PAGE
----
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Movie Review: Sony’s ‘Venom’ is a light that’s gone out far too soon

Movie Review: Sony’s ‘Venom’ is a light that’s gone out far too soon

Director: Ruben Fleischer
Writers: Scott Rosenberg, Kelly Marcel, Jeff Pinkner, Todd McFarlane (character), David Michelinie (character)
Stars: Tom Hardy, Michelle Williams, Riz Ahmed

Synopsis: Journalist Eddie Brock is trying to take down Carlton Drake, the notorious and brilliant founder of the Life Foundation. While investigating one of Drake’s experiments, Eddie’s body merges with the alien Venom — leaving him with superhuman strength and power. Twisted, dark and fueled by rage, Venom tries to control the new and dangerous abilities that Eddie finds so intoxicating.

In May of last year, Sony caught everyone off guard by announcing out of the blue a solo Venom movie to be released in 2018. People were even more surprised to find out that Tom Hardy would portray the infamous character/villain Eddie Brock. Now that it’s finally come full-circle and to fruition, is a solo Venom film even capable of functioning on its own? Will it set the precedent(s) for future solo villain/anti-hero installments? The argument that can be made, and that I’ve seen being made with standalone comic book films centered around an antagonist have been making big waves with the release of this film. I’ve seen constant statements that all fit under the category of, “What’s the point of a Venom movie without Spider-Man?” and most recently with the announcement of Todd Phillips’ standalone Joker film, “What’s the point of a Joker film without Batman?”, have all come across as different perspectives of this new era of superhero or in this case, supervillain storytelling. With Venom being a potential door for more villain centered projects to be greenlit, does it ultimately live up to those specific standards?

The character of Eddie Brock himself is definitely one of the more notable (and clever at that) personas to be adapted to the the big screen from Marvel’s discography. After the calamity of Brock and Venom’s live-screen adaptation debut in 2007’s Spider-Man 3, Tom Hardy’s depiction of the journalist turned part alien is definitely one of the more fulfilling larger-scale successes of Venom. He fully establishes and embodies a character we don’t mind rooting for throughout the entirety of the films lackluster tale. As he maneuvers in this almost hard-headed, wiseguy attitude yet still incorporating a side of masculine charm and confidence. He’s perhaps the most superior component to have been taken from this film. While he’s not given much to go to work with in terms of storytelling and structure, himself and nearly every other relevant supporting cast member harness what minimal material they’ve been given to accentuate the film from being less of a potential disaster than what it eventually ends up being.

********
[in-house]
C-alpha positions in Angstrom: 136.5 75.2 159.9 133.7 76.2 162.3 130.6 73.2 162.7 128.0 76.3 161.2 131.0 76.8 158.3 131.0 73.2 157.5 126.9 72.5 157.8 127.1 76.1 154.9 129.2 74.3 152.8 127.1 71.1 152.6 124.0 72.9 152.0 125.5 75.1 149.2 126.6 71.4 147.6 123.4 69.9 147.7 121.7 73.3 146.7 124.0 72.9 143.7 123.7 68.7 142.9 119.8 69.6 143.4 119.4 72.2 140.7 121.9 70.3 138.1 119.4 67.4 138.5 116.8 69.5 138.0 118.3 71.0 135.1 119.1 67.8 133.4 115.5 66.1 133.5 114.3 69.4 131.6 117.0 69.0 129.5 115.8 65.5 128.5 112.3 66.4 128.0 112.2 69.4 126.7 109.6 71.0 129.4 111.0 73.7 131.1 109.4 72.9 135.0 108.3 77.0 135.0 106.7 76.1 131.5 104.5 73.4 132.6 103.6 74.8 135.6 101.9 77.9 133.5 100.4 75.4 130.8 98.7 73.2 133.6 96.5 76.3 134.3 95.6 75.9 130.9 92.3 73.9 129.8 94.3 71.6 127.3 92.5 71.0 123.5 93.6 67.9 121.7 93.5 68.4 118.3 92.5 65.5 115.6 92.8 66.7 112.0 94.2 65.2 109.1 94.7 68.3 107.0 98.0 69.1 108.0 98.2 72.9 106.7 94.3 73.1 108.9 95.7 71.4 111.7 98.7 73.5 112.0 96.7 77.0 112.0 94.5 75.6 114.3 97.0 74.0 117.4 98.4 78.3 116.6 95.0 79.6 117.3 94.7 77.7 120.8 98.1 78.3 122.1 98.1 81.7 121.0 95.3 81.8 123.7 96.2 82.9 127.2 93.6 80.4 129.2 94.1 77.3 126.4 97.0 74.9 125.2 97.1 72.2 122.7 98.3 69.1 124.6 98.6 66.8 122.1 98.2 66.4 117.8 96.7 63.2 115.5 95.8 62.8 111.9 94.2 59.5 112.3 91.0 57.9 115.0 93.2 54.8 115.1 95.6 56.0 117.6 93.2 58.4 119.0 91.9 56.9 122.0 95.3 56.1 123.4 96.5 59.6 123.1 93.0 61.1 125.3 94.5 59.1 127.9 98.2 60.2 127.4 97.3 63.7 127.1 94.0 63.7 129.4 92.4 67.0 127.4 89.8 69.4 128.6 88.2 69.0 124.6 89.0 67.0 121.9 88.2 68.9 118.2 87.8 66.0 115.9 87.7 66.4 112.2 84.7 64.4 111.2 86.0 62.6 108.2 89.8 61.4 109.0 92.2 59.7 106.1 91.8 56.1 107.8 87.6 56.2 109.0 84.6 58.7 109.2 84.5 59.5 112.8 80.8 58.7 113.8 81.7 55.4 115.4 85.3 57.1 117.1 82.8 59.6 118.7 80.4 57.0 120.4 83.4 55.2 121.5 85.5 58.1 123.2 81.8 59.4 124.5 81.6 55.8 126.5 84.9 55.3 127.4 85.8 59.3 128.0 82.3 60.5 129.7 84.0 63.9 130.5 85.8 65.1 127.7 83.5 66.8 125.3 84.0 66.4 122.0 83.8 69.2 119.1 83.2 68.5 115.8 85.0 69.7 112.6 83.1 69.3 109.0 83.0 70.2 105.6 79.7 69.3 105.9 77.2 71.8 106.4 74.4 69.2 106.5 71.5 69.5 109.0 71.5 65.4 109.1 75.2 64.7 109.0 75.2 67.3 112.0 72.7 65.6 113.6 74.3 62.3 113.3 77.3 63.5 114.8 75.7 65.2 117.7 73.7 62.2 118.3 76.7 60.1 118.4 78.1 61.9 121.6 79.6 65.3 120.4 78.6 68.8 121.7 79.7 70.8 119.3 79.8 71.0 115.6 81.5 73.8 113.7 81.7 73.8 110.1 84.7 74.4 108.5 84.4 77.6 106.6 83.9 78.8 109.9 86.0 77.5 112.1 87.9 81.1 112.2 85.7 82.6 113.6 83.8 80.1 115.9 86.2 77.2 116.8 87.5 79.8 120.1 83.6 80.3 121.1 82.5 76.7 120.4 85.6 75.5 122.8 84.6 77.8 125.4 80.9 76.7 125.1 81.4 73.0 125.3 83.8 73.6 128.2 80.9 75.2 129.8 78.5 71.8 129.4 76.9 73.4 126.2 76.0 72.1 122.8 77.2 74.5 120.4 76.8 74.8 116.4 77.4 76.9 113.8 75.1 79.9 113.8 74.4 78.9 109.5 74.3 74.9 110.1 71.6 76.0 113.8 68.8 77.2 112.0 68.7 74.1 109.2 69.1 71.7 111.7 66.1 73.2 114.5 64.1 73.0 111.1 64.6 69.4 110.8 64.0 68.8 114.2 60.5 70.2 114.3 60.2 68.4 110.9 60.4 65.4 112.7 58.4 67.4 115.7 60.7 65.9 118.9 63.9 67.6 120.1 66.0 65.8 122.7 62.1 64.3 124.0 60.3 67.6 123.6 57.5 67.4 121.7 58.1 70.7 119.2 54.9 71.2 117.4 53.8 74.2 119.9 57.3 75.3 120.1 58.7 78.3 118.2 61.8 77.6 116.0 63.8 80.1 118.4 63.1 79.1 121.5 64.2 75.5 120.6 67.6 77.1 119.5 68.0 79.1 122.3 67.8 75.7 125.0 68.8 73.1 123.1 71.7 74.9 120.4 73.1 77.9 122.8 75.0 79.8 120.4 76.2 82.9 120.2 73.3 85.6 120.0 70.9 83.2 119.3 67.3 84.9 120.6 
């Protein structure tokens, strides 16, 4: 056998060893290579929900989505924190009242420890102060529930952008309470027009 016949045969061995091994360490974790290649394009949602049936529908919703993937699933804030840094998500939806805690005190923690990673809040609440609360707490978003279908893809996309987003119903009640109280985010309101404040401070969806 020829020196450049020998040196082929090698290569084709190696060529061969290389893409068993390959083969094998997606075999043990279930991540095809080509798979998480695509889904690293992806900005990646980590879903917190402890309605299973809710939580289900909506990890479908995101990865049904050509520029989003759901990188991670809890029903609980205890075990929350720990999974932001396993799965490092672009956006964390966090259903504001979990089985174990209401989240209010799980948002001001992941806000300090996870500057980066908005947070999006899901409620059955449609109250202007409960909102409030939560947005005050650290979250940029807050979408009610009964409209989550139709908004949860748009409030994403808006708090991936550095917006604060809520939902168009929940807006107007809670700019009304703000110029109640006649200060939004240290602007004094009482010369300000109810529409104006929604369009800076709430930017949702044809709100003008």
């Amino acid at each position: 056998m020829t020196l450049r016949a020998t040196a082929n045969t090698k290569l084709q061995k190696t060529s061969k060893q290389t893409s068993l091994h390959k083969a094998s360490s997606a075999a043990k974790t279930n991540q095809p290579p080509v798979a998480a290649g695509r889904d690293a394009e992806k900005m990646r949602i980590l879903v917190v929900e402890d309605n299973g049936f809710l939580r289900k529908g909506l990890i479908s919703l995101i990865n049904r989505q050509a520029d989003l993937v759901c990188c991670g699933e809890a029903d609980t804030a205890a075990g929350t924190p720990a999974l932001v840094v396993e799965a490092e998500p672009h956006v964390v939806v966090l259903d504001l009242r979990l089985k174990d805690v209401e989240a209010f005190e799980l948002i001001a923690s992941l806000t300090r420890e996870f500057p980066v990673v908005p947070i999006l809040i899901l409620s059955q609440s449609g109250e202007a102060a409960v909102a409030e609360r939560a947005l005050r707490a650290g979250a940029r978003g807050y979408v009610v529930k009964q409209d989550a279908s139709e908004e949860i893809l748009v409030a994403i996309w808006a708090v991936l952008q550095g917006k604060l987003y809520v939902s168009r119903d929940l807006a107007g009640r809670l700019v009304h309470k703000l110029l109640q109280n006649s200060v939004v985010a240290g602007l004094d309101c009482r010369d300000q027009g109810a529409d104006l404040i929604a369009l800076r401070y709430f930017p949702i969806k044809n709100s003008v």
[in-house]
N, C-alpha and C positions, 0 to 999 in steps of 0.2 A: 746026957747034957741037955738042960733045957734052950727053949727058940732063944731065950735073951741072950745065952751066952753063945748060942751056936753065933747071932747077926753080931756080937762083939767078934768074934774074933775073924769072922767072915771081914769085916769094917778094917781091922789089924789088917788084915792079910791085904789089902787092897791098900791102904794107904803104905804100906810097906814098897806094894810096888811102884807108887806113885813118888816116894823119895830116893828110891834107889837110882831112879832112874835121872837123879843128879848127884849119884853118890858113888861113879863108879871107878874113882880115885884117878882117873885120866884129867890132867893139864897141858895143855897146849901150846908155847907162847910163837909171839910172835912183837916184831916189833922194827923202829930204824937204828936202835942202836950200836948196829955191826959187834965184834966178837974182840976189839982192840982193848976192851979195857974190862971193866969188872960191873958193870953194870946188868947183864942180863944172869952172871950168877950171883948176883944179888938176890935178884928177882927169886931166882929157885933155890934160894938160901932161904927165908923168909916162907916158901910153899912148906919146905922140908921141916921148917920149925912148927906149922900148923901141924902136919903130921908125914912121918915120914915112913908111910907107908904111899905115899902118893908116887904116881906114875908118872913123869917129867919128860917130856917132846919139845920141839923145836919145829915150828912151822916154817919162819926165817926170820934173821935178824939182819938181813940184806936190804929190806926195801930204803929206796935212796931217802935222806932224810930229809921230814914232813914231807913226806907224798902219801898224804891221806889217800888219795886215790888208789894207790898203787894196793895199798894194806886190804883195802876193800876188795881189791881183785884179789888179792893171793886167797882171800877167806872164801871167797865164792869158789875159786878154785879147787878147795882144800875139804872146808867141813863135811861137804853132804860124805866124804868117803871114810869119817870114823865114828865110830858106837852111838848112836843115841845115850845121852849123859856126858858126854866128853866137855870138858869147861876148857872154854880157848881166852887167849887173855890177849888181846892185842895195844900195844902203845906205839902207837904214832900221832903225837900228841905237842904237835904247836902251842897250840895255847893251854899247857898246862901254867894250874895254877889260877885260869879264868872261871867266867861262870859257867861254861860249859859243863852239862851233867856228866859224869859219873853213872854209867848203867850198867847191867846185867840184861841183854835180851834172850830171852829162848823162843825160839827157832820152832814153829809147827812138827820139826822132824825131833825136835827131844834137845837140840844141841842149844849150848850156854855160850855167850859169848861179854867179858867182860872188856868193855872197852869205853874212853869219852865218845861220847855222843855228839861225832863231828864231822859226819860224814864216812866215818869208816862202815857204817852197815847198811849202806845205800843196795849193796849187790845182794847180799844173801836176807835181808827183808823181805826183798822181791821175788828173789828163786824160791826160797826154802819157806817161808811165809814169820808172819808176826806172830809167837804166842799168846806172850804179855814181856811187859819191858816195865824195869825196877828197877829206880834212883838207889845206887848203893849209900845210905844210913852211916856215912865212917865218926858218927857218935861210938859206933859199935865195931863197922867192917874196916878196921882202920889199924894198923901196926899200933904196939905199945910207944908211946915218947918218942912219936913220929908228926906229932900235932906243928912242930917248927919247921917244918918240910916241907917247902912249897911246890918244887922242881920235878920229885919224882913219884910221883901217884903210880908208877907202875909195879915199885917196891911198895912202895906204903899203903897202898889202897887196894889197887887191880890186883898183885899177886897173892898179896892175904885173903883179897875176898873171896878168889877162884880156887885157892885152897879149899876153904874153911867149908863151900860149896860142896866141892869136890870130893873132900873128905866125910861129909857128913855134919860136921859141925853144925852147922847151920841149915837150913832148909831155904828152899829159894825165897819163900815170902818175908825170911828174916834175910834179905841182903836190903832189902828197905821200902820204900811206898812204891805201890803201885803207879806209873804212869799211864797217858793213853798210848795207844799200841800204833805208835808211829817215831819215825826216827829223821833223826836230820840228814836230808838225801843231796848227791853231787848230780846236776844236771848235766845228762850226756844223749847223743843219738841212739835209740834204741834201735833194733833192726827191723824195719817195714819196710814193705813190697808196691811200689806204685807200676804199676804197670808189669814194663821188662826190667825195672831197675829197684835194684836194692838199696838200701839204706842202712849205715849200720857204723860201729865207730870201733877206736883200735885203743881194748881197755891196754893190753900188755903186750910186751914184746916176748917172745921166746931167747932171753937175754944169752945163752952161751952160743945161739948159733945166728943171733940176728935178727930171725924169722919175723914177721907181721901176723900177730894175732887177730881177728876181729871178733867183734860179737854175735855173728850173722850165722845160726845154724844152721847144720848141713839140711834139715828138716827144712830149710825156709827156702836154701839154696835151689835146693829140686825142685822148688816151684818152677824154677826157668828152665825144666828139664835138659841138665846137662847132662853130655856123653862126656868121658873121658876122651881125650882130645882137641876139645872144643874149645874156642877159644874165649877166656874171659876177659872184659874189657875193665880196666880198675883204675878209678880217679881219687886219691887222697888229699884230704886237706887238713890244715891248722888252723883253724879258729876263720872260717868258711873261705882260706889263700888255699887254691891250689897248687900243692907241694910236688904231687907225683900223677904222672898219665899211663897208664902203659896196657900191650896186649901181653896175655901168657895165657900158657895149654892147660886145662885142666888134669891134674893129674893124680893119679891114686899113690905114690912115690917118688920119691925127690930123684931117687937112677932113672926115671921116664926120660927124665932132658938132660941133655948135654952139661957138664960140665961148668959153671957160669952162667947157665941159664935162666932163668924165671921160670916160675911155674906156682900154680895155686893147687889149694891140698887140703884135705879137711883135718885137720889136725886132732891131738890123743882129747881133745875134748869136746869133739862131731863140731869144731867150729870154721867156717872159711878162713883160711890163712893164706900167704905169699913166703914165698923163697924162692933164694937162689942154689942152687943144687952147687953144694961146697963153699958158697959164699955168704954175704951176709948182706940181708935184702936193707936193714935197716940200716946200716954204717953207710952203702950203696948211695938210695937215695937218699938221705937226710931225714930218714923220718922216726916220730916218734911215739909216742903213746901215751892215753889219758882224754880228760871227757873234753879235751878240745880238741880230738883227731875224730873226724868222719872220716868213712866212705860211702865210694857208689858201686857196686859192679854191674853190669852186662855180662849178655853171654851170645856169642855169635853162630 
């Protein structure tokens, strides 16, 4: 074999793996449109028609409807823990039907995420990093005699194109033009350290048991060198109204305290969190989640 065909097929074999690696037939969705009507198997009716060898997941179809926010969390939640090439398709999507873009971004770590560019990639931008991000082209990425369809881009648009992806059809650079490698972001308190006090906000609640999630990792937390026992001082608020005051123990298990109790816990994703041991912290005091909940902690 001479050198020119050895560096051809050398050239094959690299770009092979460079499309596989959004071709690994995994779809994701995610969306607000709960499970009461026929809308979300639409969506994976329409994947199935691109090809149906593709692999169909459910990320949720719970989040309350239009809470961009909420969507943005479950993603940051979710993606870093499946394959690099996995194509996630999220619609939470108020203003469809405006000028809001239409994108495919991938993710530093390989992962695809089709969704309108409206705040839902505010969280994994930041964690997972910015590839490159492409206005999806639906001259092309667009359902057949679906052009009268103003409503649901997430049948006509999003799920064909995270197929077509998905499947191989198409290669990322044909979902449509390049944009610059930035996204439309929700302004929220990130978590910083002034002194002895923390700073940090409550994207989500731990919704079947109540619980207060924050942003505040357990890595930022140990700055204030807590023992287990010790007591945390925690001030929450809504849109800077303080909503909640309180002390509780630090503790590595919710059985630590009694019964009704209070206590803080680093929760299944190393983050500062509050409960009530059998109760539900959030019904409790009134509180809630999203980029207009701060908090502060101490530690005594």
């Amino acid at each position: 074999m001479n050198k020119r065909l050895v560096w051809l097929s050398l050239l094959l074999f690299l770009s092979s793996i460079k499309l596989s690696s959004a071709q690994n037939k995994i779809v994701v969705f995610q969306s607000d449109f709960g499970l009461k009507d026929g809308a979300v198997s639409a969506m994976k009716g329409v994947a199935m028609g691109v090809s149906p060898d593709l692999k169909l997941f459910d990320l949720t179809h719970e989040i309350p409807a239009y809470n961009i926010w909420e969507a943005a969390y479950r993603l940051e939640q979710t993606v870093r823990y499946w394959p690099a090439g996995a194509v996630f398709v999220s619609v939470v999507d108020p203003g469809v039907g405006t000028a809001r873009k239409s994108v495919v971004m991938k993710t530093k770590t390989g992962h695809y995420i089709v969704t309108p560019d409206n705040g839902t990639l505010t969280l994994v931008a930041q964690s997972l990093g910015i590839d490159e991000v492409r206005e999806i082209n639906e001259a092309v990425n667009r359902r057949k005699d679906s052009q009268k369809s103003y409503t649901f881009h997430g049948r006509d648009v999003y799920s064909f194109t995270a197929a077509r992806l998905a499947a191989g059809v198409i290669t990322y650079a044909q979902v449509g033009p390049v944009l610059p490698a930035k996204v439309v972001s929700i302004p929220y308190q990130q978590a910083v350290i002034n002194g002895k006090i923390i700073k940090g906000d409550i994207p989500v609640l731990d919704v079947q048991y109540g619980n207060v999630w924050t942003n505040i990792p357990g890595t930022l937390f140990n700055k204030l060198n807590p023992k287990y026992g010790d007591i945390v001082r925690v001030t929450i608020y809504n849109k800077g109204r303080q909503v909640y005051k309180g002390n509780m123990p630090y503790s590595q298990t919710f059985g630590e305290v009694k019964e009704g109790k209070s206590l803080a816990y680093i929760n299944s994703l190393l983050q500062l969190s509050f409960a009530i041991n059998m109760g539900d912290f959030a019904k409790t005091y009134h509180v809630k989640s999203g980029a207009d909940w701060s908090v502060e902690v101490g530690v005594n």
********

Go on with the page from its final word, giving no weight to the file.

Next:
You would think that a team of around 2 or 3 writers would be capable of executing a fleshed out, balanced and absorbing narrative that remains intrinsic to the Venom comic. Yet in such a case, that does not seem to happen here. This lackadaisical effort of a screenplay is merely a rough outline of a Venom film that’s comprised of inept character development/study, a provisional main plot with the inclusion of essentially poor contrasting elements attached, and a last-minute rising action and a finale that rarely achieves anything redeeming about our protagonist.